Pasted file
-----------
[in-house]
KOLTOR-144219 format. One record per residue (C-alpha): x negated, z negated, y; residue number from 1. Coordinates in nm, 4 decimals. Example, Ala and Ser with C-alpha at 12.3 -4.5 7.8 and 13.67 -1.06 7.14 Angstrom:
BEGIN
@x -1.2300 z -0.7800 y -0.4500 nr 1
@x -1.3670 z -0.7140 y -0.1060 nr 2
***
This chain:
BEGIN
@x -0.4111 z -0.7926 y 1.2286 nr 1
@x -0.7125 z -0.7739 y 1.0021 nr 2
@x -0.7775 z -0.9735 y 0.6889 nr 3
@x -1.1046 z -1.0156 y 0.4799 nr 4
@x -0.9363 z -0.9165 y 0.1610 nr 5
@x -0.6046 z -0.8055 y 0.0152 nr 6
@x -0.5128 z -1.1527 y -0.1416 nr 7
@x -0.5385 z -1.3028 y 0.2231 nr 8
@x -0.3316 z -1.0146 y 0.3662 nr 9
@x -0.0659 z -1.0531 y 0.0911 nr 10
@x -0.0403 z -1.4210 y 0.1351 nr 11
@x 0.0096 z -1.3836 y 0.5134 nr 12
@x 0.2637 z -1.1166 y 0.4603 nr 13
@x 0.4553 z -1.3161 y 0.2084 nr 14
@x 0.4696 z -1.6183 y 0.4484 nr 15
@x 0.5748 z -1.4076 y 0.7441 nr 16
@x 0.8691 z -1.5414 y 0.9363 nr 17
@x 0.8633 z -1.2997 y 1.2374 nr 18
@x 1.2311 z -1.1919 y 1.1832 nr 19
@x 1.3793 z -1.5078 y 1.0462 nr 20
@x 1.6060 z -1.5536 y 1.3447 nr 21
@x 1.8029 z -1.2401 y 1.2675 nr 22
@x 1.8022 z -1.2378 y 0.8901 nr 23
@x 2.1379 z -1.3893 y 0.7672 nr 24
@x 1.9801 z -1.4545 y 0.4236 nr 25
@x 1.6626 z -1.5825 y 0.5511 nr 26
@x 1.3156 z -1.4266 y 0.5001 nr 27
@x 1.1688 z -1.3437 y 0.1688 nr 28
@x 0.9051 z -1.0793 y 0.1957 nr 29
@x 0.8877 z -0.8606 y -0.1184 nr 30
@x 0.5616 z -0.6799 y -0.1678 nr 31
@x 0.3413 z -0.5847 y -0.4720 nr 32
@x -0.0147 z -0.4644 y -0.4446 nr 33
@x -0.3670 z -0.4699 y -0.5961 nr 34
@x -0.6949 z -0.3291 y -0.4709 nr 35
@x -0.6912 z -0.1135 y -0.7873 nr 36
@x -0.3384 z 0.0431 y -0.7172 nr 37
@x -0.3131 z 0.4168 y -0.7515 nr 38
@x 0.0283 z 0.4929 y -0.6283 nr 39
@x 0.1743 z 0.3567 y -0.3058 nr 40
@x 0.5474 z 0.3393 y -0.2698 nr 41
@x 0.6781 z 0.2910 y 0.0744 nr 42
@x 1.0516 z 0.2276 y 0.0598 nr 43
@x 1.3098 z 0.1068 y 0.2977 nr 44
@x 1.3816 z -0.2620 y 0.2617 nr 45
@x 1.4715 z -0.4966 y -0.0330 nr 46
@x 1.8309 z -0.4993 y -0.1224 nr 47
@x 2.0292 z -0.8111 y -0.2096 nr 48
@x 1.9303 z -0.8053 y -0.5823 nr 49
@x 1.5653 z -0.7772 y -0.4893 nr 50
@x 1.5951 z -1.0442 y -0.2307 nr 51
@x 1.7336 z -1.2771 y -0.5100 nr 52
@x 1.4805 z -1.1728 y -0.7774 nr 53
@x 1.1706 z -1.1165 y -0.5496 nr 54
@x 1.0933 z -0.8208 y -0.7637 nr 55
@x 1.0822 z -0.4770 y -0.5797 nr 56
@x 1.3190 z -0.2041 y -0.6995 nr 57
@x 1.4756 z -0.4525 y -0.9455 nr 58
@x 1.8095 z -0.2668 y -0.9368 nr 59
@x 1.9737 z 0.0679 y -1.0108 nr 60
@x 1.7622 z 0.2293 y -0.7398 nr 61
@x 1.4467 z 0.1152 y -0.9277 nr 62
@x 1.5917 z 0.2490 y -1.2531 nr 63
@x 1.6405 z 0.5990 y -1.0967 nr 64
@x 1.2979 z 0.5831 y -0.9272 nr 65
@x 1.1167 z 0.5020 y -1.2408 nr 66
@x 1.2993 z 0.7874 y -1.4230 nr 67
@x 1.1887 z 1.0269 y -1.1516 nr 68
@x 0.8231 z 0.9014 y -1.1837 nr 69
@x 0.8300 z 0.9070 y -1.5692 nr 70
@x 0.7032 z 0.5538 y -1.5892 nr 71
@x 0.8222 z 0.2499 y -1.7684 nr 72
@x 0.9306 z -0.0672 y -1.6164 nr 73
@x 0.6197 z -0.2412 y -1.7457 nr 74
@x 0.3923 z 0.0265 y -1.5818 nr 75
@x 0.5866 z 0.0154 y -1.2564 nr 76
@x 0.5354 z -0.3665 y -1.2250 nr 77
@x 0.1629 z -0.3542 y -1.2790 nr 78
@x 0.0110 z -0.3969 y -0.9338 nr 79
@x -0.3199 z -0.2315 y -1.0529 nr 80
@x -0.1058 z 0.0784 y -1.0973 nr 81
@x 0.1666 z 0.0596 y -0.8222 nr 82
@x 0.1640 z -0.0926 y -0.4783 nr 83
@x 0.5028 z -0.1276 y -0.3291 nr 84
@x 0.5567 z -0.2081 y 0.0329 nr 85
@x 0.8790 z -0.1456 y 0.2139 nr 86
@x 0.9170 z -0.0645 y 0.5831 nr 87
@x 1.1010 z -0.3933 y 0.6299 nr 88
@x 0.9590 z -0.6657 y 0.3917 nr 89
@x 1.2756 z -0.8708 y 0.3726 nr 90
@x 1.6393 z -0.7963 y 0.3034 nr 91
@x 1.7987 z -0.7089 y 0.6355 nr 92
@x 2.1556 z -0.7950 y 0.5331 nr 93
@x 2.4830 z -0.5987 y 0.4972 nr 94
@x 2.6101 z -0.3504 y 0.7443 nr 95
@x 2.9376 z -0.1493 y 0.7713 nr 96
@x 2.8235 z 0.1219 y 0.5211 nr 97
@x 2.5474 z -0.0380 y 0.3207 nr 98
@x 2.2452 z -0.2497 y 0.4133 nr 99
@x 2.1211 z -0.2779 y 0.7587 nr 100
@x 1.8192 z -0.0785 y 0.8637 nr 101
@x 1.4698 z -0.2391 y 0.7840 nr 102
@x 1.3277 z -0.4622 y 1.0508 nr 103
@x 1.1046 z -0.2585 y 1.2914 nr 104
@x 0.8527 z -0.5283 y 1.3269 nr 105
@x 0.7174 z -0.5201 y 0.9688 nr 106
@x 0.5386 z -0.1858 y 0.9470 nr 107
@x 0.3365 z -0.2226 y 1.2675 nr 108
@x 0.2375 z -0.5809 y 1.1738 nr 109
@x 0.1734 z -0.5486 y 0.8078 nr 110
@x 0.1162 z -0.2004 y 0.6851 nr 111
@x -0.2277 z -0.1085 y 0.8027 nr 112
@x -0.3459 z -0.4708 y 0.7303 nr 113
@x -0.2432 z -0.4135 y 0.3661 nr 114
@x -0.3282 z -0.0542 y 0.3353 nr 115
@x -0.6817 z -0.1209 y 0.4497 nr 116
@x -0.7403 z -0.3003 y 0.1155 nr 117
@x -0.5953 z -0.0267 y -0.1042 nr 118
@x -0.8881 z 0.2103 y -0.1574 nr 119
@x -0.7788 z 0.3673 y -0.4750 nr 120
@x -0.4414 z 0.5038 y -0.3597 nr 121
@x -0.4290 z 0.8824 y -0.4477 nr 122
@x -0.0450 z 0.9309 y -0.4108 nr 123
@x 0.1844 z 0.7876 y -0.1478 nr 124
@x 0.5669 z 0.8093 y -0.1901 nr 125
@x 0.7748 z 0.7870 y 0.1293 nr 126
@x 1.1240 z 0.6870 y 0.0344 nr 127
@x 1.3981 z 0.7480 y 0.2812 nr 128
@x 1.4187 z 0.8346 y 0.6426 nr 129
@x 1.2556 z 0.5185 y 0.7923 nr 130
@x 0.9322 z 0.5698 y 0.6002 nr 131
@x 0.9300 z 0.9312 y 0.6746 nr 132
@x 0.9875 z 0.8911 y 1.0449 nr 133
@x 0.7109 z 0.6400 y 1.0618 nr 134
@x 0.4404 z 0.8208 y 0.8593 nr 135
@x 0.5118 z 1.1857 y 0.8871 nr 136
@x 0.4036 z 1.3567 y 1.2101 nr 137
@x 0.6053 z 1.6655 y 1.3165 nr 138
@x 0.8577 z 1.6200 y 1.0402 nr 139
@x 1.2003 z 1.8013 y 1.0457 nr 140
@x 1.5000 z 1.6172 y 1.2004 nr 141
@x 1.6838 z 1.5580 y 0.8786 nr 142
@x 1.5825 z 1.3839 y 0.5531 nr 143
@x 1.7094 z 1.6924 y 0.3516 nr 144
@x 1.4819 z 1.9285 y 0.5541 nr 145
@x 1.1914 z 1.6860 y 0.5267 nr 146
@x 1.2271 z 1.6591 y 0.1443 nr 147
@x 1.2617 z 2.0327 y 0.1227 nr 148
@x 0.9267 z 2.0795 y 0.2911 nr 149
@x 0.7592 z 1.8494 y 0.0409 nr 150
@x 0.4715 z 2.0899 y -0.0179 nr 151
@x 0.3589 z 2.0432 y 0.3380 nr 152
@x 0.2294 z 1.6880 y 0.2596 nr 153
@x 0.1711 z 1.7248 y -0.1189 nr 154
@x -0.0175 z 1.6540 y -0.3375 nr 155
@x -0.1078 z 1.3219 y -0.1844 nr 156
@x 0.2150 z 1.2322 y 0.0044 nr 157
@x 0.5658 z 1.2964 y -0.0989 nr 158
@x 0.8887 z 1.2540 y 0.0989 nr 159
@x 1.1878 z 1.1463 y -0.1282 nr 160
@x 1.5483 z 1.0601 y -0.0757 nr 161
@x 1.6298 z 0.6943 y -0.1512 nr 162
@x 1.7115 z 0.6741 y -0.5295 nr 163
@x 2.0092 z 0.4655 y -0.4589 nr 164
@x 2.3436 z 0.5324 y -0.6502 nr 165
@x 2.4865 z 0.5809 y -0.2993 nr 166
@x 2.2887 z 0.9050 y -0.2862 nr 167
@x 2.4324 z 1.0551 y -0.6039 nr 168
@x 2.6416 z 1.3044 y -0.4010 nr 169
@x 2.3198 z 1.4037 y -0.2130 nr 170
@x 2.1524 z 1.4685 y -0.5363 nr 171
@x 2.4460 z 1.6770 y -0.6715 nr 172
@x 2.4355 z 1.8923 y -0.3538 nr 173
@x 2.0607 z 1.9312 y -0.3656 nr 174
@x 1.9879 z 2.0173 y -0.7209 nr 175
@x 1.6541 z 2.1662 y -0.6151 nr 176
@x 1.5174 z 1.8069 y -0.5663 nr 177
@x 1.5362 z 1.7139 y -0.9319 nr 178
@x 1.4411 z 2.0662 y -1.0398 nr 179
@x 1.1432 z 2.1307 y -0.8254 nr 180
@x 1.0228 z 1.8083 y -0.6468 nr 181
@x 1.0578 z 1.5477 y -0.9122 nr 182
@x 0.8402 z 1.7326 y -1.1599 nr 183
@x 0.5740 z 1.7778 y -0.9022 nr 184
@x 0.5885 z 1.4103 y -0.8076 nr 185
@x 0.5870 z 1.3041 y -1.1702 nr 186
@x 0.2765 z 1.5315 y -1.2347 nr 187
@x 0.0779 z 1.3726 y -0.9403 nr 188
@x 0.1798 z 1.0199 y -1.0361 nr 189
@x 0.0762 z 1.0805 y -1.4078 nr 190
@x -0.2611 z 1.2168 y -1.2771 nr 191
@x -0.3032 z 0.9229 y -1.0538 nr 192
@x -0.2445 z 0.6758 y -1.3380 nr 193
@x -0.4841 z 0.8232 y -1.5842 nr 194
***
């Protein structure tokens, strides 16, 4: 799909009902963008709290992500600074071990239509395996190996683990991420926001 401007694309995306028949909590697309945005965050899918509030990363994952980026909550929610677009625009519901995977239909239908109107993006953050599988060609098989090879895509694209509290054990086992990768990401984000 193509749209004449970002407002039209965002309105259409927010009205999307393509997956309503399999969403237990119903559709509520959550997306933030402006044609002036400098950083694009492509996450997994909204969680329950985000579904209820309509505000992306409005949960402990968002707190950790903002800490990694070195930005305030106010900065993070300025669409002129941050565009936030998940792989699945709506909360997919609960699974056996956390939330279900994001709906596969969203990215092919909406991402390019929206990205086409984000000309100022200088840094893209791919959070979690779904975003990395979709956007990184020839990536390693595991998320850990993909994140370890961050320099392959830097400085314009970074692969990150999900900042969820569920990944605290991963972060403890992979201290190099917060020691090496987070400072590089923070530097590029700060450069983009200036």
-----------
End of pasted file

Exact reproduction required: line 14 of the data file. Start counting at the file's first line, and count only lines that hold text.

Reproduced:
@x -0.6046 z -0.8055 y 0.0152 nr 6